Another issue of concern for me is that of costs, which was touched on by Mr. Binchy and Mr. Barniville. Ms Blackwell stated in her submission that there is a lack of clarity around costs in the legal profession. The National Consumer Agency carried out a survey last month which showed great disparity in legal fees depending on in which part of the country a person lives. For example, the cost of making a will increased from €50 to €300 depending on where a person lived. The lowest quote for taking out a grant of probate was €950 in Munster. This increased to €6,150 in Leinster. Mr. Binchy and Mr. Barniville alluded to the fact that certain changes in the Bill could result in increased costs for legal services, which would be passed on to the consumer, with which I would take issue.

The cost of legal services should be the same in Munster, Leinster or Connacht. How would Ms Blackwell propose this issue be addressed?

Ms Noeline Blackwell

Certain provisions in the Bill will be of great assistance in terms of increasing people's knowledge about costs. People are constantly complaining to FLAC about legal costs. I am sure members experience this in their constituencies too. The Bill provides guidance in regard to what information around costs must be given to people, which we welcome. Costs adjudicated by the new legal costs adjudicator will all be published, with anonymisation where necessary, for family cases. The legal costs authority would have the power to publish guidelines, etc., which will be of great assistance, and people will know if costs will come to €500 or €300. They will also know if there are legitimate cases where the cost could be either of these figures, depending on the amount of work involved.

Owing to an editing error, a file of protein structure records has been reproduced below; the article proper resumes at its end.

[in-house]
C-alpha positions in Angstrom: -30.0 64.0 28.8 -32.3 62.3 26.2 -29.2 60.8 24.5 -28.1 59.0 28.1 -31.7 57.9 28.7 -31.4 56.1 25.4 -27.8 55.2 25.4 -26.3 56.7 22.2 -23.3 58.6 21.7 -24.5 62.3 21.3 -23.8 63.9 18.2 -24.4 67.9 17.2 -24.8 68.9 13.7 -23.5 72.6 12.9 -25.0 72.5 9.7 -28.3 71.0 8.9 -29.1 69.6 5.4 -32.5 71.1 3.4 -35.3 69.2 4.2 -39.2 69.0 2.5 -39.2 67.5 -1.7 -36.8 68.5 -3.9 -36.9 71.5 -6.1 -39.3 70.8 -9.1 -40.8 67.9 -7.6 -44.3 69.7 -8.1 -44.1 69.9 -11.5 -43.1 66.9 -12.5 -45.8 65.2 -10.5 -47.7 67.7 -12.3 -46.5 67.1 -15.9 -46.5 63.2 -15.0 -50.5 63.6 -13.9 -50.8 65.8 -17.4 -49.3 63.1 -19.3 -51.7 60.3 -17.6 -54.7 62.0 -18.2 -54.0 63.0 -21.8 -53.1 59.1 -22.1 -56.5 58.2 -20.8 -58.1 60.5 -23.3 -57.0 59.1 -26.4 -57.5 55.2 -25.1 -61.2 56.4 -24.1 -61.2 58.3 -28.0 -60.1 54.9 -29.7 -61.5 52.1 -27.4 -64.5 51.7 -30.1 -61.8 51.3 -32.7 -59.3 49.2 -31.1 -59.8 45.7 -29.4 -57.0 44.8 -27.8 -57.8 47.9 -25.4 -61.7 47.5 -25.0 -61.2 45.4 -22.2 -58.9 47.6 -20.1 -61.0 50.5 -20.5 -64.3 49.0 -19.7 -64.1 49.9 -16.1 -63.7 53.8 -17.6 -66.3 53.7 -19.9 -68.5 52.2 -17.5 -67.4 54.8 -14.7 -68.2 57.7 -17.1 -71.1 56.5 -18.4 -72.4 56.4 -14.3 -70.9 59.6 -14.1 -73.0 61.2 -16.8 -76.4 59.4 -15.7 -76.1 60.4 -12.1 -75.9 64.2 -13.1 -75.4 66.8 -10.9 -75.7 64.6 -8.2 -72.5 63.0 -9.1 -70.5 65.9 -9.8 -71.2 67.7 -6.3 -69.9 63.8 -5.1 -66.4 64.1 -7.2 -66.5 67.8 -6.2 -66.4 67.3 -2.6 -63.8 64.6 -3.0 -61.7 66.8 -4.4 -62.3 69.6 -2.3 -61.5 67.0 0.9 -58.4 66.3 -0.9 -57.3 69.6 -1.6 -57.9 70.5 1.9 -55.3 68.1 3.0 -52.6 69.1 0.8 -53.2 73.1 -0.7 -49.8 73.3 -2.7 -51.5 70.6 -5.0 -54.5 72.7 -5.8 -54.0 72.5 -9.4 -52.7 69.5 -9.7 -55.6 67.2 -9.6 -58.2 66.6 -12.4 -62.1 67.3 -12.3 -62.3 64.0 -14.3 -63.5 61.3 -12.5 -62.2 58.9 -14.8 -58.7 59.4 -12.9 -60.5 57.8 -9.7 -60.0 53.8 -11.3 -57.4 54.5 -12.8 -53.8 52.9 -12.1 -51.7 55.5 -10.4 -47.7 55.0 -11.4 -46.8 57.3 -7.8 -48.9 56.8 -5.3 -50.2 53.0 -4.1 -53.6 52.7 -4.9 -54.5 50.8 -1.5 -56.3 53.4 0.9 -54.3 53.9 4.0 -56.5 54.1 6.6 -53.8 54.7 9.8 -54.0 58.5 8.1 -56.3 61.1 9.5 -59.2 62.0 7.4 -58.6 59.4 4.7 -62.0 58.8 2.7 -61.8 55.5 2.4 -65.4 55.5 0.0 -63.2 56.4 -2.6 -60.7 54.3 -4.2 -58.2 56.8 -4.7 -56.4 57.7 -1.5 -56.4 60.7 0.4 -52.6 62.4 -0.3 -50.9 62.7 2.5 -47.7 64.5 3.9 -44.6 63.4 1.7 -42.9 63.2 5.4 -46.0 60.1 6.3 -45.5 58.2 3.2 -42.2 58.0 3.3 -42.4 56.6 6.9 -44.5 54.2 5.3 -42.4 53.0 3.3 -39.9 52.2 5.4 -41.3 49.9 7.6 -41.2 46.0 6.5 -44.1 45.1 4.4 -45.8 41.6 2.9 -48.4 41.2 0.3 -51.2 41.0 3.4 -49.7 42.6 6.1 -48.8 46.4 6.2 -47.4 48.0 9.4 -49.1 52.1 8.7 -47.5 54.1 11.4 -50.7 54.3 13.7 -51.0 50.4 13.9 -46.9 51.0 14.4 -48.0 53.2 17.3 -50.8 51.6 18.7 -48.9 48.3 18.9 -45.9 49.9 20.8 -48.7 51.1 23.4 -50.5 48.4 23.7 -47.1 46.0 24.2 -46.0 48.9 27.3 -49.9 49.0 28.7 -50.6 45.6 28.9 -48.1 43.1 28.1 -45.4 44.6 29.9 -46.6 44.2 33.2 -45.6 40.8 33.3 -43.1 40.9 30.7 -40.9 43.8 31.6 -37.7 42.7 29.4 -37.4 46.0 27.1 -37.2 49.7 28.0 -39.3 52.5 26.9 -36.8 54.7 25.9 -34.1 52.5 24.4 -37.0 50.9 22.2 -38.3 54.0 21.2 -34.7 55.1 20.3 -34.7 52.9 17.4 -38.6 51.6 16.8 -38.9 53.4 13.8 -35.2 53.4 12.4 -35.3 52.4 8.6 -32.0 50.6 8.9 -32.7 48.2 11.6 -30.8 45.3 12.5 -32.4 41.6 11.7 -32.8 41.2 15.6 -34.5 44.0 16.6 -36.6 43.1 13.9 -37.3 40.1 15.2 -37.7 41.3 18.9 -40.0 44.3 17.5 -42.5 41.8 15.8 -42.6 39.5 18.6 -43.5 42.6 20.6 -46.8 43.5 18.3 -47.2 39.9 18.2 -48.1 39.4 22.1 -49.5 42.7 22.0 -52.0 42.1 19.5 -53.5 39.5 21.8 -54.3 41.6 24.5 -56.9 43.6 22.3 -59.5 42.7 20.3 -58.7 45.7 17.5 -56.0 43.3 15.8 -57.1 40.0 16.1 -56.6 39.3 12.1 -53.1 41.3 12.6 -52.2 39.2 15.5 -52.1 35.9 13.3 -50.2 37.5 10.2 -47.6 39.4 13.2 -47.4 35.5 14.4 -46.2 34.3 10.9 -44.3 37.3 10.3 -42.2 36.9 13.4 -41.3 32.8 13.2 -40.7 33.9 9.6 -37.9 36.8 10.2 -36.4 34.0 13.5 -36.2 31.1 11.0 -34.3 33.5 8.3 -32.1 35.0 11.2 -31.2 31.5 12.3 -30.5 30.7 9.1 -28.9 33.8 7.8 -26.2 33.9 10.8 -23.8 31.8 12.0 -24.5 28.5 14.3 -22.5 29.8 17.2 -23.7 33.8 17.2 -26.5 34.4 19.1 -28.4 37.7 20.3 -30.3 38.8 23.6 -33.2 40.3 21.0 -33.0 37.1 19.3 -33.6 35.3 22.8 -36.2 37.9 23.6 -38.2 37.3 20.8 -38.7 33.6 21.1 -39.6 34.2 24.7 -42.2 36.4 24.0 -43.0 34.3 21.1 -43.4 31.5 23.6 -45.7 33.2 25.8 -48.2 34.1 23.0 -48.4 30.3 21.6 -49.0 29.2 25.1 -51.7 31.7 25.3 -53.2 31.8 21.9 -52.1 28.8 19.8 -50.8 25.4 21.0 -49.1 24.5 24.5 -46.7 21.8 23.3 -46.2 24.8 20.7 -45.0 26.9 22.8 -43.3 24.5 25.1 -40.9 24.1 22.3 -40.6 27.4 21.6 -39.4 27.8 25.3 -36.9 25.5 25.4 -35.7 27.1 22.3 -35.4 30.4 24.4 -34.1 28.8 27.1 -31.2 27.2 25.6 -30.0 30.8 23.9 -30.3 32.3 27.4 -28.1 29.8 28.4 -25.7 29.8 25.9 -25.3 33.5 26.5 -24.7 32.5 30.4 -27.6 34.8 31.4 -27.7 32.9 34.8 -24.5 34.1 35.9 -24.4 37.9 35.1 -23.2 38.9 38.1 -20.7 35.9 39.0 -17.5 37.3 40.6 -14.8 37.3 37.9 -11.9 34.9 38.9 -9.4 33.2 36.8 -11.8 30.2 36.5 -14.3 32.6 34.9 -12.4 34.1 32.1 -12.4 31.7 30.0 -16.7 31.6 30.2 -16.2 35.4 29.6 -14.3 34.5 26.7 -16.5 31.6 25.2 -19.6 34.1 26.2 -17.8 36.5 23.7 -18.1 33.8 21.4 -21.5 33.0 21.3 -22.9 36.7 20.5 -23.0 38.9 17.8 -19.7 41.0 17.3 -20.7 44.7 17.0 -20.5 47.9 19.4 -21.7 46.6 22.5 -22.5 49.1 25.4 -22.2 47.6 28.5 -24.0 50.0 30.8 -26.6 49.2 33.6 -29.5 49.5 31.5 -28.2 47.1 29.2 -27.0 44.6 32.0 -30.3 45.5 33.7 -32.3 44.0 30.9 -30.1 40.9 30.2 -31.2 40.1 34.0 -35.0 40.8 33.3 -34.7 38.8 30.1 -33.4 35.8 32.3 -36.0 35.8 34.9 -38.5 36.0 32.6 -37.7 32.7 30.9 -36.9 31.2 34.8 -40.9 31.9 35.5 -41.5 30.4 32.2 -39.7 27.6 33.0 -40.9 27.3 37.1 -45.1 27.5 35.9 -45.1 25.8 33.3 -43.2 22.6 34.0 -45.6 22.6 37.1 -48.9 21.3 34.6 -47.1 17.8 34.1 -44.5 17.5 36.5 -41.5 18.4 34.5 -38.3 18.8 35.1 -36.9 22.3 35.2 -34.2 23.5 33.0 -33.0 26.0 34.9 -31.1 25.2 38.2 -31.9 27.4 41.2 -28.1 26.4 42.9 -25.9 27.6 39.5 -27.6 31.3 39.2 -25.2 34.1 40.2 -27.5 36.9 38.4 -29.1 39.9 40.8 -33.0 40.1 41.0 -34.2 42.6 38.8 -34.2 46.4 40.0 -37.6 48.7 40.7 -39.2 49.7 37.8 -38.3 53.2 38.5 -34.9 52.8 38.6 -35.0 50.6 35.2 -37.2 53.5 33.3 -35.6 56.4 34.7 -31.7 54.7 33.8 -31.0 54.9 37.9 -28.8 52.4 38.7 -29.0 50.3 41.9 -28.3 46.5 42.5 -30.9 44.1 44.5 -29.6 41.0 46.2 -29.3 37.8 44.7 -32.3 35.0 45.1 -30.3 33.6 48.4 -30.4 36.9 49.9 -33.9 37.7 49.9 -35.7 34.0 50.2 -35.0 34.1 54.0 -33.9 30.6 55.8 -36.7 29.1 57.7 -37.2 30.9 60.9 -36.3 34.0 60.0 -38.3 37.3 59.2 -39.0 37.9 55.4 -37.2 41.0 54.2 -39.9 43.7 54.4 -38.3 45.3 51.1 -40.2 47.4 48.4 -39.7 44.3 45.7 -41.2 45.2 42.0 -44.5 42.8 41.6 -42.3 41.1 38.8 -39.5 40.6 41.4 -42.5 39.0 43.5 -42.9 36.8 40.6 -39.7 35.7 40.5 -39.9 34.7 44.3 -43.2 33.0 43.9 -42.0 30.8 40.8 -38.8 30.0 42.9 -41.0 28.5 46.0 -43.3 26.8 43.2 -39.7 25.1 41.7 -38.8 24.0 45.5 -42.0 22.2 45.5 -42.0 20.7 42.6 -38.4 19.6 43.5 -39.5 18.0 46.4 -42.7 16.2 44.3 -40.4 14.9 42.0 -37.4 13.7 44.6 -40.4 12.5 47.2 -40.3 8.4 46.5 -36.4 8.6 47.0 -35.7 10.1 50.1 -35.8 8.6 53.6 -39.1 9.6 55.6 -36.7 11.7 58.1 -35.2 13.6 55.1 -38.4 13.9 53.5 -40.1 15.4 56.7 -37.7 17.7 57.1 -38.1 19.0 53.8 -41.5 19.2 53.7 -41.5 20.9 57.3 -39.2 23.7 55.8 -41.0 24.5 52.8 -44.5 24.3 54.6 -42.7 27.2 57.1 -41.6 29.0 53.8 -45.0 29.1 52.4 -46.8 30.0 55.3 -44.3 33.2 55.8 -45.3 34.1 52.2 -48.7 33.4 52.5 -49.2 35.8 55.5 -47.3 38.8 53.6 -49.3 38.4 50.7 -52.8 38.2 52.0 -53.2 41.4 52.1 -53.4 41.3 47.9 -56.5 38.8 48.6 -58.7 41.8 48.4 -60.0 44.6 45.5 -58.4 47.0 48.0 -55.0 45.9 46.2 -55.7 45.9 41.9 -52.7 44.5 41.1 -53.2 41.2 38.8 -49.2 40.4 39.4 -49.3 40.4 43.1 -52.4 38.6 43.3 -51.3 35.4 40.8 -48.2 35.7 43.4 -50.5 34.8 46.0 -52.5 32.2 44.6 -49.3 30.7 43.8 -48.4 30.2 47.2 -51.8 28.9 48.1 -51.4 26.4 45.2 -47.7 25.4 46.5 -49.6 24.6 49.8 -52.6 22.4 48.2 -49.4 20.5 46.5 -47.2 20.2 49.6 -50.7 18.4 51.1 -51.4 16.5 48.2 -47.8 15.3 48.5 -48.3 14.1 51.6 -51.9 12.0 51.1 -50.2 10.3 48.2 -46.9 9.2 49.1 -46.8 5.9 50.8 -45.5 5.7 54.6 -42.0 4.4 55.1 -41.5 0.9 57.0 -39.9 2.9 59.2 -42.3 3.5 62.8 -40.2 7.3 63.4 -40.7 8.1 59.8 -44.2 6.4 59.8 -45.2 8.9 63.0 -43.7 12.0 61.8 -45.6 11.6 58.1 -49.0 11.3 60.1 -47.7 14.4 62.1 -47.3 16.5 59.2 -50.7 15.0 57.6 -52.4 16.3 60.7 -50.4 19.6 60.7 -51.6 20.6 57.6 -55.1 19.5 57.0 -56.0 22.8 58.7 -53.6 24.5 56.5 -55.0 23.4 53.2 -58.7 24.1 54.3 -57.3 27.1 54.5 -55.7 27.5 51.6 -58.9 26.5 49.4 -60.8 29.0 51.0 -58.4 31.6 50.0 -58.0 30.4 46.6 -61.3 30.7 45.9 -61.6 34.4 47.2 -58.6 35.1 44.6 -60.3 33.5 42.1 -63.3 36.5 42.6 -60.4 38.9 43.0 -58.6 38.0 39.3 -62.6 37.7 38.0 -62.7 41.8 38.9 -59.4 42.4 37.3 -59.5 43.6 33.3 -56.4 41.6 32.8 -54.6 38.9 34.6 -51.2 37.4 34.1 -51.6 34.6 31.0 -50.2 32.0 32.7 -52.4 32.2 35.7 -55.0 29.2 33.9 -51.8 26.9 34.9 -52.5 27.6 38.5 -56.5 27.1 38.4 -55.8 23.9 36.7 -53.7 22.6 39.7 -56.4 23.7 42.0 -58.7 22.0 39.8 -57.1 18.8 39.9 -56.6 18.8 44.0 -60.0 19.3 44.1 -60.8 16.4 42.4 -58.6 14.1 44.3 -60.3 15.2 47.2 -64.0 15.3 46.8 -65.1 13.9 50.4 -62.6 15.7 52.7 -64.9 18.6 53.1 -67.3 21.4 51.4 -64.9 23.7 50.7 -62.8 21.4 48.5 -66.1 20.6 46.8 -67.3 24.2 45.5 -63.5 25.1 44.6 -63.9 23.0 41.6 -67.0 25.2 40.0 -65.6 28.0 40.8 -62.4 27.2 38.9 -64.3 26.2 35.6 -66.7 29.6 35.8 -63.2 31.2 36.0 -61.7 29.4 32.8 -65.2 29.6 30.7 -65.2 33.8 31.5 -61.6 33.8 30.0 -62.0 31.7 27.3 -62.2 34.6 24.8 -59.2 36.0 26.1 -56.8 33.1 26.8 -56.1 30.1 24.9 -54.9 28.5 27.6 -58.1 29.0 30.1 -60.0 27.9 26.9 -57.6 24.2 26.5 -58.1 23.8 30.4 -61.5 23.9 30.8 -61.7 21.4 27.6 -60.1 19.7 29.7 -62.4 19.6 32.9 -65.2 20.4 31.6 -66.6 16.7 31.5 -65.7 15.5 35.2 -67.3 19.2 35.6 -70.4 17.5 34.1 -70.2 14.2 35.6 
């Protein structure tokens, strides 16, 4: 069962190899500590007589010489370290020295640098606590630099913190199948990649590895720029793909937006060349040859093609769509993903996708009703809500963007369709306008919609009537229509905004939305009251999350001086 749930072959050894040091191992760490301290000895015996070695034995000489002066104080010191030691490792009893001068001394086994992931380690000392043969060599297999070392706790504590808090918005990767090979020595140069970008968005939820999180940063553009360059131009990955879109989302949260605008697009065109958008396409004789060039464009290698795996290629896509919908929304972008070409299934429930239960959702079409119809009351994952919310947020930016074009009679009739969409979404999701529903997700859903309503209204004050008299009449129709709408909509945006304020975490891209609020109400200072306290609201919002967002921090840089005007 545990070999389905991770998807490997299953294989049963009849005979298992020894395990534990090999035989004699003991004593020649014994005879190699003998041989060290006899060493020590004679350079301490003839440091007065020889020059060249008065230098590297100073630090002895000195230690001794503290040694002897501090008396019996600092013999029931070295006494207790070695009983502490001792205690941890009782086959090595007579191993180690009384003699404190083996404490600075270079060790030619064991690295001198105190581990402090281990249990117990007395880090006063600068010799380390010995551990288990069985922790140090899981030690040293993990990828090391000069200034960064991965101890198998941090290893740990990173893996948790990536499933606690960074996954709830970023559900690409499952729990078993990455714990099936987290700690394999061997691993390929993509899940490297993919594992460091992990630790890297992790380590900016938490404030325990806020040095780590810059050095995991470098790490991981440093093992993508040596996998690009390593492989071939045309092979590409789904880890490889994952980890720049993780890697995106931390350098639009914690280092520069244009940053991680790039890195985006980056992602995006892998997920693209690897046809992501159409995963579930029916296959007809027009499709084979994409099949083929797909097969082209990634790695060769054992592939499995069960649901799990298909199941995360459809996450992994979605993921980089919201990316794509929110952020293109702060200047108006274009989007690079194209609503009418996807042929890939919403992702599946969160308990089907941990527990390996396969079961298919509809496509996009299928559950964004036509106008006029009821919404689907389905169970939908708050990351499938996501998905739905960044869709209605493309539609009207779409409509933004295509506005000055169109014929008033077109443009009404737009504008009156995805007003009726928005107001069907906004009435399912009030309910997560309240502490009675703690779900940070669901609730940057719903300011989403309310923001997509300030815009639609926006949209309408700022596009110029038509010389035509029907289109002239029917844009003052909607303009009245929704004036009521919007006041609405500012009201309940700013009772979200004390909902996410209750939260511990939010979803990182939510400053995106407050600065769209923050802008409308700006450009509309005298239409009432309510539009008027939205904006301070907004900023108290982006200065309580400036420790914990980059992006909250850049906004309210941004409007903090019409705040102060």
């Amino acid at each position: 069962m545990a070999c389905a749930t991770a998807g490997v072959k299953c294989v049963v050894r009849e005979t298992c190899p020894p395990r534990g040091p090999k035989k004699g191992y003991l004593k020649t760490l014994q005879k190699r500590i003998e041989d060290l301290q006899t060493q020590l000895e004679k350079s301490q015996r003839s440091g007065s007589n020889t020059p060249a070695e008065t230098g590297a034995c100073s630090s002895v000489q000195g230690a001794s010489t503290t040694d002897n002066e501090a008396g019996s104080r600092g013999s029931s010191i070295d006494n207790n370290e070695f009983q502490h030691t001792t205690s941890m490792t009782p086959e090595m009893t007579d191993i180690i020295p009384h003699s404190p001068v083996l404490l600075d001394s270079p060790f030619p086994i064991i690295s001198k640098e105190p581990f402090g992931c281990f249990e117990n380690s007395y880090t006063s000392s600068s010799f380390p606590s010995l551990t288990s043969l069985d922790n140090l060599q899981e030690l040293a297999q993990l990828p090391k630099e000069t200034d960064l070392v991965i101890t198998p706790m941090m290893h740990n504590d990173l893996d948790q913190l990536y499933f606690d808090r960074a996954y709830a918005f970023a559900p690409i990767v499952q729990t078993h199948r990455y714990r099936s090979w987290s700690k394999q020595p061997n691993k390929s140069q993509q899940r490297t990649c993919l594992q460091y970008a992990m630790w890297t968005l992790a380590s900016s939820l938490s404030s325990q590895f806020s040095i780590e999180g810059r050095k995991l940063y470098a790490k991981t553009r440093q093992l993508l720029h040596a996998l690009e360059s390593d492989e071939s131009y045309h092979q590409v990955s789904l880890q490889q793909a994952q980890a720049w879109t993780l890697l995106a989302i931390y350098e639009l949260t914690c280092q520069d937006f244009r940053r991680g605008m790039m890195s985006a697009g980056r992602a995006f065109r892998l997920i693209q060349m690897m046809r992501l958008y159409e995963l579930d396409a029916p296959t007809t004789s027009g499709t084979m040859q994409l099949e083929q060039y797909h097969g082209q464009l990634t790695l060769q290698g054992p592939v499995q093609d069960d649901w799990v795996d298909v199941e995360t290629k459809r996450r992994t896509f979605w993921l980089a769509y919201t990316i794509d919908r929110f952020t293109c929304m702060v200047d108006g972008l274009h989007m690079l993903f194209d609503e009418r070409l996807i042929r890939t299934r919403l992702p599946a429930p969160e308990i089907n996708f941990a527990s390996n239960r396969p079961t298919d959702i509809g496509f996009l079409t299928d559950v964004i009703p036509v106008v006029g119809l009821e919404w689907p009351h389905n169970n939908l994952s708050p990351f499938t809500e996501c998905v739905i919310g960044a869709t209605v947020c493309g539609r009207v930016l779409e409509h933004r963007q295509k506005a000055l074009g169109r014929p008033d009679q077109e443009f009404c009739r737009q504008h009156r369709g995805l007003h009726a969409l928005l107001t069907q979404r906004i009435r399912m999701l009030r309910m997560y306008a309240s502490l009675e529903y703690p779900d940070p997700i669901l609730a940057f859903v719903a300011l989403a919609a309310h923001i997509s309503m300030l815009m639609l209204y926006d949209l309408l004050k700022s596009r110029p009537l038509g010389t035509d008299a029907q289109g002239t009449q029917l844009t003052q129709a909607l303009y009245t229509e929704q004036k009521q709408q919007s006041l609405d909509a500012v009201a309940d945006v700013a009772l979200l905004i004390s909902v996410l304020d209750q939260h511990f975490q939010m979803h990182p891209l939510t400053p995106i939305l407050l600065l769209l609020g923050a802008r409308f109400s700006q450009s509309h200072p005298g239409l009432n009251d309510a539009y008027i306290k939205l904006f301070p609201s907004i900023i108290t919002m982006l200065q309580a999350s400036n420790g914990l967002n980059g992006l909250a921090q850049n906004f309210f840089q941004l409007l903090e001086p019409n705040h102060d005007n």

The legal costs adjudicator should have a much stronger remit and a requirement to be clear and give people much more information. Many people complain about costs until they understand what they are being charged for. We believe the legal costs adjudication proposals are probably great for big bills but if somebody is wondering why they are being charged €550 instead of €500, it is probably too complex. Mediation can also get very complicated but perhaps there could be a Small Claims Court type of process. Information is key to allowing people to understand better where they are going. If people know the range for a will is €50 to €500, they can make up their own mind about where to go.